Dreams of saltwater
Alycia Pirmohamed | Poetry
The Land of Talk album is on repeat
and there are redwoods on either side of us.
Oregon is whelmed by recollections
of gorgeous youthful desire. I think:
it’s alright to be this careless
here, where the basalt sea stacks
promise centuries of ongoing love.
It’s alright to cede into overdraft, to forget
whatever poverty follows me,
whatever chaotic childhood is seeded
onto the long, endless flatlands where I’m from.
All so that I can be deeply, irrevocably
in love while a stranger on the west coast.
I wake up from dreams of saltwater,
my skin patterned like sand ripples.
In one photograph I am submerged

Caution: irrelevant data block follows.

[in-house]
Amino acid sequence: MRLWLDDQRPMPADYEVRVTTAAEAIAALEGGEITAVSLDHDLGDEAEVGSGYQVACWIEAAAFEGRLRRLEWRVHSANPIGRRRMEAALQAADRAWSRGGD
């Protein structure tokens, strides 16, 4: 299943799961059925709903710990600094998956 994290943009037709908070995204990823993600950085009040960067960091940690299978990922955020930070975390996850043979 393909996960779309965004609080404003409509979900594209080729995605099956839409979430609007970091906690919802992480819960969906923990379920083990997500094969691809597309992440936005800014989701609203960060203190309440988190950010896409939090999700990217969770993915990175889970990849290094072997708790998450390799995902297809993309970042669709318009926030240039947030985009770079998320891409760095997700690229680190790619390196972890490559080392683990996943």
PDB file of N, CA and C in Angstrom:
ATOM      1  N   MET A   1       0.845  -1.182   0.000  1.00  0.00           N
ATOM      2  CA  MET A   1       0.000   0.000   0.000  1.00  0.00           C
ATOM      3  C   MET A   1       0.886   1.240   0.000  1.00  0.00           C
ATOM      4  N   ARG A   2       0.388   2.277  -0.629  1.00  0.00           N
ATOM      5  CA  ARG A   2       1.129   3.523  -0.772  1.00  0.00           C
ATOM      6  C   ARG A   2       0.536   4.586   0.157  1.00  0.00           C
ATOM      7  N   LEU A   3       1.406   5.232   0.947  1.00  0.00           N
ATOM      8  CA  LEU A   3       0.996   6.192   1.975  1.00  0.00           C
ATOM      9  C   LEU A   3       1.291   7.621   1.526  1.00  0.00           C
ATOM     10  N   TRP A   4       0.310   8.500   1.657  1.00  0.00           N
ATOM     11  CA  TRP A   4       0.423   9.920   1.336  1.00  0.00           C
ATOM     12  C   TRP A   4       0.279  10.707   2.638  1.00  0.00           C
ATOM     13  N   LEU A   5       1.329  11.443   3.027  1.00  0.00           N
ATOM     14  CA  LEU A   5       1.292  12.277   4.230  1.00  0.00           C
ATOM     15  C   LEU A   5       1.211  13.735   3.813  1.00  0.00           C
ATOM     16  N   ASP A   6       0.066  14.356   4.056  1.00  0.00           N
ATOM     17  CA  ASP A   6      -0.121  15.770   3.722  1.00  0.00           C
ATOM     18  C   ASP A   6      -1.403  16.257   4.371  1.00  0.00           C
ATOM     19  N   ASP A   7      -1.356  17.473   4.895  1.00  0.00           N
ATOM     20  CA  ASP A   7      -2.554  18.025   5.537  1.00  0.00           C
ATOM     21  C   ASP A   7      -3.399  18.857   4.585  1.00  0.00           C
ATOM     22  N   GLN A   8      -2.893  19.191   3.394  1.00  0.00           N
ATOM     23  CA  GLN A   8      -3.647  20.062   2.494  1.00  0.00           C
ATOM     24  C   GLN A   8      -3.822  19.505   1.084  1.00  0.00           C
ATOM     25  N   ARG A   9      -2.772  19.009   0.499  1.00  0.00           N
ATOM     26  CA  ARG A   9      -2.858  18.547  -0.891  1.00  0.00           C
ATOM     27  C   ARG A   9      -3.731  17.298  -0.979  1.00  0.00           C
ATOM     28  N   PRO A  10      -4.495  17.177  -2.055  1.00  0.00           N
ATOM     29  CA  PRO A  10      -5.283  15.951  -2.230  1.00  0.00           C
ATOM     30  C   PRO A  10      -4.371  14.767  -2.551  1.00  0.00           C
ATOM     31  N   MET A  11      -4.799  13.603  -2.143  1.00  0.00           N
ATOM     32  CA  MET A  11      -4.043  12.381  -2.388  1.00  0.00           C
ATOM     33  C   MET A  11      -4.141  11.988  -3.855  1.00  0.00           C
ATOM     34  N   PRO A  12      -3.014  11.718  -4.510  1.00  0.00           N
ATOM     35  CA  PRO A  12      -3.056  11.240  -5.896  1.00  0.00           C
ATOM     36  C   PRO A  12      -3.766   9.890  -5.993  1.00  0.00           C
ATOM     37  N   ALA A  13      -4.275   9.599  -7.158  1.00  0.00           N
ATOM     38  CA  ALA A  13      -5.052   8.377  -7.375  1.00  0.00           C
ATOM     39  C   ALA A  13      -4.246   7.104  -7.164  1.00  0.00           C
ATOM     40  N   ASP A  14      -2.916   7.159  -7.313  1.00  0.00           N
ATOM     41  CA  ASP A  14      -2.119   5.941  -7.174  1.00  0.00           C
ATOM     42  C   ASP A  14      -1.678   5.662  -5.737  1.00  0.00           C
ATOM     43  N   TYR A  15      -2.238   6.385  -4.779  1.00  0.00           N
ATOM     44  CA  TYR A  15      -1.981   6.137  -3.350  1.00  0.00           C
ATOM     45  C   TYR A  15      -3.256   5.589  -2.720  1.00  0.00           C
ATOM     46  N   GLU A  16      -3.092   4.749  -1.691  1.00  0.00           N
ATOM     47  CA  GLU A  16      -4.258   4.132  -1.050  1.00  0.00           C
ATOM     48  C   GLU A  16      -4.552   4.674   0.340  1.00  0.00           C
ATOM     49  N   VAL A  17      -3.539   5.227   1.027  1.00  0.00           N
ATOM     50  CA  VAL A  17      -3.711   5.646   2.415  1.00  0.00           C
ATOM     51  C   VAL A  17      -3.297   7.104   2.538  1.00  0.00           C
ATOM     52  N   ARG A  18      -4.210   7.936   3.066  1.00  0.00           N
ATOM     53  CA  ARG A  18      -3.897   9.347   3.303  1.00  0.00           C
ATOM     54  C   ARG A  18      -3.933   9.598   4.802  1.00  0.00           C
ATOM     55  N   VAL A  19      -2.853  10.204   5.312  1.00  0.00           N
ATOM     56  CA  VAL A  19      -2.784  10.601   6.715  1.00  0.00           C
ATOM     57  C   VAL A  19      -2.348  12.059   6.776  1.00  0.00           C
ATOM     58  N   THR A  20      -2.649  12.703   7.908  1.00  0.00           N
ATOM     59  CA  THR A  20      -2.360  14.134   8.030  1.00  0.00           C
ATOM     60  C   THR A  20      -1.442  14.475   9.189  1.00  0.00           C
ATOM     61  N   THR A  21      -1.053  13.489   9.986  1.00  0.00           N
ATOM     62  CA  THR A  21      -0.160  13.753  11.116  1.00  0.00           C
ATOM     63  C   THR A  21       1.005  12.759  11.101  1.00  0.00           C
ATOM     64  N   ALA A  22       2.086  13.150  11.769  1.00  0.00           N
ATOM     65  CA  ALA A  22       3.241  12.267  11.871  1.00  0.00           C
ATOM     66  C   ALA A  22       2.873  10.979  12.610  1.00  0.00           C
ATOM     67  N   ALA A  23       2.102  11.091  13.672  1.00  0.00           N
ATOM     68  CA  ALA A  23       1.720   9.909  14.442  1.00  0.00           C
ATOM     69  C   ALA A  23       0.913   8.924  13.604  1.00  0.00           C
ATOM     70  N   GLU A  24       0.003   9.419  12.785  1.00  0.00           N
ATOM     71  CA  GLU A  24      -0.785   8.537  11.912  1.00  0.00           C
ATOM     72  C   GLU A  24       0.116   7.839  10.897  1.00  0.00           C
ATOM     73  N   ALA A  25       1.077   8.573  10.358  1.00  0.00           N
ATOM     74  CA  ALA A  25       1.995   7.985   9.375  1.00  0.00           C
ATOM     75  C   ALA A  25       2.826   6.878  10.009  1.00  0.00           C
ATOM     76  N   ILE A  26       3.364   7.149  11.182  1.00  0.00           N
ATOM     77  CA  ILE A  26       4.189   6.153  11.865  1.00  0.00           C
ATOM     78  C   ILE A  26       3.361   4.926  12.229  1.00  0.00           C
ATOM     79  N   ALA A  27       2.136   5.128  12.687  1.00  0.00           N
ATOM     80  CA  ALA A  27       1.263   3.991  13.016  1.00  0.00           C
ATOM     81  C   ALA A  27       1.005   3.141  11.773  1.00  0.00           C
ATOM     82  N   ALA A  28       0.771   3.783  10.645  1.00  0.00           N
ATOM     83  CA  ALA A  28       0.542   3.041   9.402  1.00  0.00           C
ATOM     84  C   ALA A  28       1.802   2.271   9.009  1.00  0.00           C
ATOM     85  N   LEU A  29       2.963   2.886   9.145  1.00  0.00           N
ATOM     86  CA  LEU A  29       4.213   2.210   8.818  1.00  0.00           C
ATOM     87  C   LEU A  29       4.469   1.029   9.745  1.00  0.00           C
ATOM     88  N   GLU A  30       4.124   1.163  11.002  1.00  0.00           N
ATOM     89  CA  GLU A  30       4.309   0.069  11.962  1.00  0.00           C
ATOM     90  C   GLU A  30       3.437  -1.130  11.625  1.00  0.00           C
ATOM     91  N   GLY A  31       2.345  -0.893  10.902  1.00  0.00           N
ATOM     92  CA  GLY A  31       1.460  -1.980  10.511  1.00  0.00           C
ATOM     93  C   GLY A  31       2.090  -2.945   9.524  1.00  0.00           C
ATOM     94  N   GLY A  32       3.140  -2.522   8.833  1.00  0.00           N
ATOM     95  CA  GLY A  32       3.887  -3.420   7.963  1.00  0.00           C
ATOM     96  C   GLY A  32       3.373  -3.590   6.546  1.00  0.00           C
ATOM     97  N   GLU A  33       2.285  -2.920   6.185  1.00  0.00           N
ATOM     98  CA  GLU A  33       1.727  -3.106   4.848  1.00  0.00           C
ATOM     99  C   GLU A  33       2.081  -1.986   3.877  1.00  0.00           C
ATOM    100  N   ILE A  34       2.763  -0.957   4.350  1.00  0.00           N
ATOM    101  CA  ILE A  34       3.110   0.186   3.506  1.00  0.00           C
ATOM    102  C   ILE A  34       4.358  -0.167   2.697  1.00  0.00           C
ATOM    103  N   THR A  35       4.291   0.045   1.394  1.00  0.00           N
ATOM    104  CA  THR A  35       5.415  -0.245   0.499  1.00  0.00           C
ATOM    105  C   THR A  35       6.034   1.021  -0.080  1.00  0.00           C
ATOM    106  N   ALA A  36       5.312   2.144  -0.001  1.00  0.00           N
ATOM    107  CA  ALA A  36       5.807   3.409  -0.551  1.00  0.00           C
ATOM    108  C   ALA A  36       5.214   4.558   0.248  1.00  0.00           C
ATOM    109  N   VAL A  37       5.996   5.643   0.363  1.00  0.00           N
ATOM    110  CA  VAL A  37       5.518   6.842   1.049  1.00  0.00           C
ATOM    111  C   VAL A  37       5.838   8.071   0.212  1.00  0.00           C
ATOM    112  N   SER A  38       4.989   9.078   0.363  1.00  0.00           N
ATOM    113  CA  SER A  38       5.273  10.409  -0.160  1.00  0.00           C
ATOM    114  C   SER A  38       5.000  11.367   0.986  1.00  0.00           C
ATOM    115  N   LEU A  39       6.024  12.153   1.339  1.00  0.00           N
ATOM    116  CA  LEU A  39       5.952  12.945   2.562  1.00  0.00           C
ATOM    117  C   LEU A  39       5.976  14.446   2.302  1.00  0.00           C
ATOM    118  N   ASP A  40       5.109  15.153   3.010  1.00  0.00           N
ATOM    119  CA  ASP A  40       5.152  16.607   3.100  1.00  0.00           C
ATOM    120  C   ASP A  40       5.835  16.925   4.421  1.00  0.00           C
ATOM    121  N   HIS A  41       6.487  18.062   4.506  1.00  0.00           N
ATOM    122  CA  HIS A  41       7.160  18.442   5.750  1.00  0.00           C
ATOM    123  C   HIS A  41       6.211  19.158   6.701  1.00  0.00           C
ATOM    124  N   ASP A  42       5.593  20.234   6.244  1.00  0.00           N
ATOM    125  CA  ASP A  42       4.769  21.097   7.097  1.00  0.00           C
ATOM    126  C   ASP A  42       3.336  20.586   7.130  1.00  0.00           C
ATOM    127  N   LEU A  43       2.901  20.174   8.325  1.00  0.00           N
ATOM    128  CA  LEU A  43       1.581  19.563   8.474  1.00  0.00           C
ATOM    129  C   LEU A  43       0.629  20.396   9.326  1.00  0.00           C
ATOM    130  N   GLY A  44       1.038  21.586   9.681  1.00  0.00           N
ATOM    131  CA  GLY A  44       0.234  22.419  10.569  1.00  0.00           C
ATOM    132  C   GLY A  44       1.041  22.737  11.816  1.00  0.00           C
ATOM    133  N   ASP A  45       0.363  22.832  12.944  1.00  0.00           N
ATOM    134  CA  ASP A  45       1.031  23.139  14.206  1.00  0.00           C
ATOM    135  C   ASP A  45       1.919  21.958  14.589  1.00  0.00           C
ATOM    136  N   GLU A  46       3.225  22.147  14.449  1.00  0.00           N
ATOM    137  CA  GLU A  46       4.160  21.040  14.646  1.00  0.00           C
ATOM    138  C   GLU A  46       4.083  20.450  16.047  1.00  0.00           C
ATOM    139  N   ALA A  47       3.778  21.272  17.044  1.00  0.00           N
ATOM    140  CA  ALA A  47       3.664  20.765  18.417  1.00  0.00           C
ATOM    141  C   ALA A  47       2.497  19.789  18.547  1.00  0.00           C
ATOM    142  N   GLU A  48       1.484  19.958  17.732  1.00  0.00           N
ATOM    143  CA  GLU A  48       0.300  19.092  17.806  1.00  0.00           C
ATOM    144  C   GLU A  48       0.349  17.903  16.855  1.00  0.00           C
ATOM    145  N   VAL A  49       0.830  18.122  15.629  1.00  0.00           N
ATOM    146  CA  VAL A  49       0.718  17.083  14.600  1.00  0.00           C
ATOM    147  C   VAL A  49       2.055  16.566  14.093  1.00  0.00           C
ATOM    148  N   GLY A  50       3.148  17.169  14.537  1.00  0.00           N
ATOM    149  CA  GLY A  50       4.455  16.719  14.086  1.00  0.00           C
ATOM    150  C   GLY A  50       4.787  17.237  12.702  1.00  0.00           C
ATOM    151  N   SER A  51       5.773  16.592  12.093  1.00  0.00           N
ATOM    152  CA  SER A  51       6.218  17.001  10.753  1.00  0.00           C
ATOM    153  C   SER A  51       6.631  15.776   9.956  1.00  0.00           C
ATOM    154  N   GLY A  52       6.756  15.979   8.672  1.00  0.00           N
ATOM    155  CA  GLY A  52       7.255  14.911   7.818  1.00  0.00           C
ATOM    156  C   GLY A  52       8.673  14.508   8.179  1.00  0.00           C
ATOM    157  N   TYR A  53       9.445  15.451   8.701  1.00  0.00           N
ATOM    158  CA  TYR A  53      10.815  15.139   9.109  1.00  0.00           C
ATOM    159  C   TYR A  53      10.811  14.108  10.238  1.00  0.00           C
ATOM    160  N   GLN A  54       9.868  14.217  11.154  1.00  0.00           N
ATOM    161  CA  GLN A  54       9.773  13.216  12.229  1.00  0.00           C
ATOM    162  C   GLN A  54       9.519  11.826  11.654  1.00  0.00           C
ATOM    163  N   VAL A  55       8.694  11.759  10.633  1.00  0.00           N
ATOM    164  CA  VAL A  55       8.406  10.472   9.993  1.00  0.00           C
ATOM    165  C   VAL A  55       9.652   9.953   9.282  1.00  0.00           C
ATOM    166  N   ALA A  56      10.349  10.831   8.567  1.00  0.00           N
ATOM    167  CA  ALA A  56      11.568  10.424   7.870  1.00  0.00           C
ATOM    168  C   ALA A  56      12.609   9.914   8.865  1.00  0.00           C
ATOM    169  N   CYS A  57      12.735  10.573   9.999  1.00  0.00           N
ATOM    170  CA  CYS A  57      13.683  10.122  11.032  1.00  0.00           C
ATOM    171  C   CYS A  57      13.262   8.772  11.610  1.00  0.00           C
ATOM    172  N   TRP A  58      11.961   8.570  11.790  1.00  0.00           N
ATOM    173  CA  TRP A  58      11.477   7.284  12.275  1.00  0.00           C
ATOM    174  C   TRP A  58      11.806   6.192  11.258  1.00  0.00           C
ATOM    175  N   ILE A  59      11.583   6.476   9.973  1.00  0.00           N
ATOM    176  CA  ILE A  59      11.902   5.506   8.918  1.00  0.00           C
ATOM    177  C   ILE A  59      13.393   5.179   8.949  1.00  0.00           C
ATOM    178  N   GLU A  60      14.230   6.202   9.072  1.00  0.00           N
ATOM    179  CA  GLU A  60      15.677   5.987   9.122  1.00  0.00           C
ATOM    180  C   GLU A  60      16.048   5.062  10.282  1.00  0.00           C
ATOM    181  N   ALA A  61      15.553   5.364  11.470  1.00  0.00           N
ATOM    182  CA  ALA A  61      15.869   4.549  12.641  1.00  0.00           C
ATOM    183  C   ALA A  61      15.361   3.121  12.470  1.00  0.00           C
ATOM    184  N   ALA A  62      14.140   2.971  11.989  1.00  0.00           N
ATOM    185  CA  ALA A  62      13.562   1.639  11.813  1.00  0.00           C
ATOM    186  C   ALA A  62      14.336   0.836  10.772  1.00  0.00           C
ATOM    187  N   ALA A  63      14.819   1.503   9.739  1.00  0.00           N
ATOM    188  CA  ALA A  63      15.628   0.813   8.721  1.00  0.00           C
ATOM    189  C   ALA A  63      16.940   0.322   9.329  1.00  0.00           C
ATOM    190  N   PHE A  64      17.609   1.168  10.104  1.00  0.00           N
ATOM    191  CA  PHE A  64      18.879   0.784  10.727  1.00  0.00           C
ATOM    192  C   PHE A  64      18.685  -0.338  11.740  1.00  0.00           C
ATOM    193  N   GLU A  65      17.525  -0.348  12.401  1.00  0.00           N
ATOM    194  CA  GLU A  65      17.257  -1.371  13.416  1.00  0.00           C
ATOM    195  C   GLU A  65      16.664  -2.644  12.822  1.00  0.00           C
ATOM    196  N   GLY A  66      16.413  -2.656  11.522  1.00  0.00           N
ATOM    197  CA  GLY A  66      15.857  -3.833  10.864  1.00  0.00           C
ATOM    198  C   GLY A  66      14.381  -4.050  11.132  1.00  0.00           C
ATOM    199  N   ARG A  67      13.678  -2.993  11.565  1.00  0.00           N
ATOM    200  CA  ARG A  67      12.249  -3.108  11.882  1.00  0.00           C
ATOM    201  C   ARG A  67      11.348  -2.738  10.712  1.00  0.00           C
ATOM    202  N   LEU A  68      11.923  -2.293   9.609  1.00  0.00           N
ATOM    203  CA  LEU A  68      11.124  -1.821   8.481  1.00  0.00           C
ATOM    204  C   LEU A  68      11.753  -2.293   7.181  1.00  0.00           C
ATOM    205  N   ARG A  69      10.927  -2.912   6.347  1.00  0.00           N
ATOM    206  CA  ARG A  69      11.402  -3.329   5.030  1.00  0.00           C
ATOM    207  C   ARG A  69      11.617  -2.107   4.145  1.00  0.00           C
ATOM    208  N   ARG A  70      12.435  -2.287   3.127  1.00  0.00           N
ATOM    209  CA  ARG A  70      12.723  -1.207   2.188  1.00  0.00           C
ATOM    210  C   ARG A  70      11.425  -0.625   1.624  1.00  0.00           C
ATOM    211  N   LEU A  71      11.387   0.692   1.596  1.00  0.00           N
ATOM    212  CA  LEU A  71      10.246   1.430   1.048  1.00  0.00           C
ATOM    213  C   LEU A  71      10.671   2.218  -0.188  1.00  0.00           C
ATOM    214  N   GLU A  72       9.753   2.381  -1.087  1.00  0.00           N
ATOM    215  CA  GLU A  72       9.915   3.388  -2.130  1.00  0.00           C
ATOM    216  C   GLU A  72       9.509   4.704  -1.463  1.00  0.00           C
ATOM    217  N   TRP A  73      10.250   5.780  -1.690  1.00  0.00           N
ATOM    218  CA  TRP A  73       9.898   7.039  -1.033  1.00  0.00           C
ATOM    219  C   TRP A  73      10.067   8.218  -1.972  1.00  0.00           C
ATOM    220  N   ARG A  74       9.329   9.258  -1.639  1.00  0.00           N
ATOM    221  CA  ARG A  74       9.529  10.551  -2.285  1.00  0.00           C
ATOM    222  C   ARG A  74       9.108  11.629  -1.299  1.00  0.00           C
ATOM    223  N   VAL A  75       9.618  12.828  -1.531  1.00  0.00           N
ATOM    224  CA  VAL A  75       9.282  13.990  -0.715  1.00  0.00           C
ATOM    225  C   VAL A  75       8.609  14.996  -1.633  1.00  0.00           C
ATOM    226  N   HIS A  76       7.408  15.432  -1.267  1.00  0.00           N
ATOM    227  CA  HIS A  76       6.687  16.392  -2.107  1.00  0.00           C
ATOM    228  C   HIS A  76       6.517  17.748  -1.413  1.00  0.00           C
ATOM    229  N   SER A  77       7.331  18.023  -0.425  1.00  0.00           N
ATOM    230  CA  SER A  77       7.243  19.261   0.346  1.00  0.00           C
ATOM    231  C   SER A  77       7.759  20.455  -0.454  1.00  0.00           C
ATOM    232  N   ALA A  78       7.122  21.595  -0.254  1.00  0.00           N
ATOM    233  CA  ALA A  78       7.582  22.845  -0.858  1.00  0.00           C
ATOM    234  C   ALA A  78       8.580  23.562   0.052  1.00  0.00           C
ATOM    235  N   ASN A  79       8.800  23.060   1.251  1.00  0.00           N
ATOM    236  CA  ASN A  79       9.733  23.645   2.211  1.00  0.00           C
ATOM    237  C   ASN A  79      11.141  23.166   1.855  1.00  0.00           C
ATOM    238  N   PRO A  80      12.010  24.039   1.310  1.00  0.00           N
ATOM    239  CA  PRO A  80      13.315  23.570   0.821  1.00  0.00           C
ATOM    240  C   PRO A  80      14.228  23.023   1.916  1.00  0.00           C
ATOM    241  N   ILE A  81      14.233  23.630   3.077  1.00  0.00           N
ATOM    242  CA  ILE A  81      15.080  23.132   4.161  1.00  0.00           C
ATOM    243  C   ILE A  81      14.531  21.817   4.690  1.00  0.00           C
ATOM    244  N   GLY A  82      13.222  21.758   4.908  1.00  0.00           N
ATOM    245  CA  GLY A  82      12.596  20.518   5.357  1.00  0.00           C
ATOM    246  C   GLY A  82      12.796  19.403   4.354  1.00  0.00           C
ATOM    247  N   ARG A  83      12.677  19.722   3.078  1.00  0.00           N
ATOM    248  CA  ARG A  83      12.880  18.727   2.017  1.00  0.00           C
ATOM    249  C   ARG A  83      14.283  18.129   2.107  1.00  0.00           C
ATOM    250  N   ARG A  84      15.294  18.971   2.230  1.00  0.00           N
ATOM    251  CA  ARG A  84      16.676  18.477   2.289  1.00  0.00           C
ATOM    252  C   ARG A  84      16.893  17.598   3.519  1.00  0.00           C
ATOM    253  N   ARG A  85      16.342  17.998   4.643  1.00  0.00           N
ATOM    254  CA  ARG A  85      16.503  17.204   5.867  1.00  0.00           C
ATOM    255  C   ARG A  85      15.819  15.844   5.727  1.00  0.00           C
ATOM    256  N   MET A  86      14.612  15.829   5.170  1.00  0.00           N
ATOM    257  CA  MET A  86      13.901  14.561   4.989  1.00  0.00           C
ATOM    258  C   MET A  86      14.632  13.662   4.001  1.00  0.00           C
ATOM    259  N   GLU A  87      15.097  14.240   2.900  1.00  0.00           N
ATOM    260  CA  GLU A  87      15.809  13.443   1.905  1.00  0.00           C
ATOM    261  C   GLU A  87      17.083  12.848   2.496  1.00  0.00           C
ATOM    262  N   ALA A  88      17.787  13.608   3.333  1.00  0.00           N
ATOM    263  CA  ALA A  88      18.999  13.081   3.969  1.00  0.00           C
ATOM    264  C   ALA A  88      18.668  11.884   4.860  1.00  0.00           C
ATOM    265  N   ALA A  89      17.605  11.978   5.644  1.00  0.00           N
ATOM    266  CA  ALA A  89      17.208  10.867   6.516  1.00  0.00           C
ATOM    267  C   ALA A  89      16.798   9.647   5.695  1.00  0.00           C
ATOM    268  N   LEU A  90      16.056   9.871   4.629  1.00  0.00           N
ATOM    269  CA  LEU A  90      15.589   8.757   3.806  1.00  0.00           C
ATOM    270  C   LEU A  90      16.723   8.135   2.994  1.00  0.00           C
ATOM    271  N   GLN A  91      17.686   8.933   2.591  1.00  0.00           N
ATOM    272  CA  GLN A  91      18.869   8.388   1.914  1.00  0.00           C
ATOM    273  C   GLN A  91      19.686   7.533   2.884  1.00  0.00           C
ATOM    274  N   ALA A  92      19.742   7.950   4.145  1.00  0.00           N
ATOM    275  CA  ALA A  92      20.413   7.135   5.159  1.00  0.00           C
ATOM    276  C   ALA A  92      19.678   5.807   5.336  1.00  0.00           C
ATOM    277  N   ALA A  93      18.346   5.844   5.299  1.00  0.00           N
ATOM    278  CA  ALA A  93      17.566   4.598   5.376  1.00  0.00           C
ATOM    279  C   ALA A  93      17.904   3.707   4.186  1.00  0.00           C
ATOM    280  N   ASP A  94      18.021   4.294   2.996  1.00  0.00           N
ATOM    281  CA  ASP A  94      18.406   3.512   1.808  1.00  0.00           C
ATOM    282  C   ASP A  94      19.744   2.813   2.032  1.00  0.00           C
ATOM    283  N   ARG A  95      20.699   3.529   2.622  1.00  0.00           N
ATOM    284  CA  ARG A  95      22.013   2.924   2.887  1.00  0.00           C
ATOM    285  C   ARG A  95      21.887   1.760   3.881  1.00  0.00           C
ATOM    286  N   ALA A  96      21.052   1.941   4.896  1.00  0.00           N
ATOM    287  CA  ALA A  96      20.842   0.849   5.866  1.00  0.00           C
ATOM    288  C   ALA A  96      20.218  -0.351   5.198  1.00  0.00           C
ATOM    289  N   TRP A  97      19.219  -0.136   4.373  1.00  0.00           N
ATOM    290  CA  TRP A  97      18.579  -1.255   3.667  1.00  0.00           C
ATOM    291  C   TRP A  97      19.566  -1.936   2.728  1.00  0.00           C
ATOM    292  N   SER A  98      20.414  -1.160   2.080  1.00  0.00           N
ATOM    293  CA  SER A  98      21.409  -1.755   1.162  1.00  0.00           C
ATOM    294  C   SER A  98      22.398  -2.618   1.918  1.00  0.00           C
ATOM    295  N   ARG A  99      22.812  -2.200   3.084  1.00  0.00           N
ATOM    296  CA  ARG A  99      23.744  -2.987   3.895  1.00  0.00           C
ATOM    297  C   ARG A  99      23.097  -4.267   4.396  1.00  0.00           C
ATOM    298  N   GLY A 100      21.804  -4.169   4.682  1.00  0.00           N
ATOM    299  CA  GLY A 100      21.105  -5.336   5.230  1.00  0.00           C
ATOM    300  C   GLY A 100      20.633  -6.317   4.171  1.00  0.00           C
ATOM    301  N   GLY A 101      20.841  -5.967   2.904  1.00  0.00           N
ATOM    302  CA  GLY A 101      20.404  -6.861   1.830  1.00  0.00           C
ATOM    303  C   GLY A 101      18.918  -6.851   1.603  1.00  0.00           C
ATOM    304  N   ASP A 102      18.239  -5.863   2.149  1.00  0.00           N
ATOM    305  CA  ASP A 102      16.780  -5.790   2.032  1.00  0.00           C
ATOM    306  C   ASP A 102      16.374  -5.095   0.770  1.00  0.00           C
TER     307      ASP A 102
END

while wearing a long black skirt,
sliding between new memories and old aches.
A part of me wants to admit that among
these jagged rocks and non-vascular
flowerless plants, desire is a peculiar
misshapen creature. It doesn’t belong here,
planted in a young woman who has only
ever let herself think about how to survive.
When the next track plays,
we emerge from a thicket and the seawater
eddies around us. I think:
just this once. I think:
I should let myself have this. I uncurl
like something peeled in one long stretch
then distributed among many lakes.
Alycia Pirmohamed is the author of the poetry collection Another Way to Split Water (YesYes Books & Polygon Books). She received an MFA from the University of Oregon and a PhD from the University of Edinburgh, and she currently teaches on the MSt. Creative Writing at the University of Cambridge. Alycia is the recipient of awards including the 2019 CBC Poetry Prize, a Pushcart Prize, the 2020 Edwin Morgan Poetry Award, and others.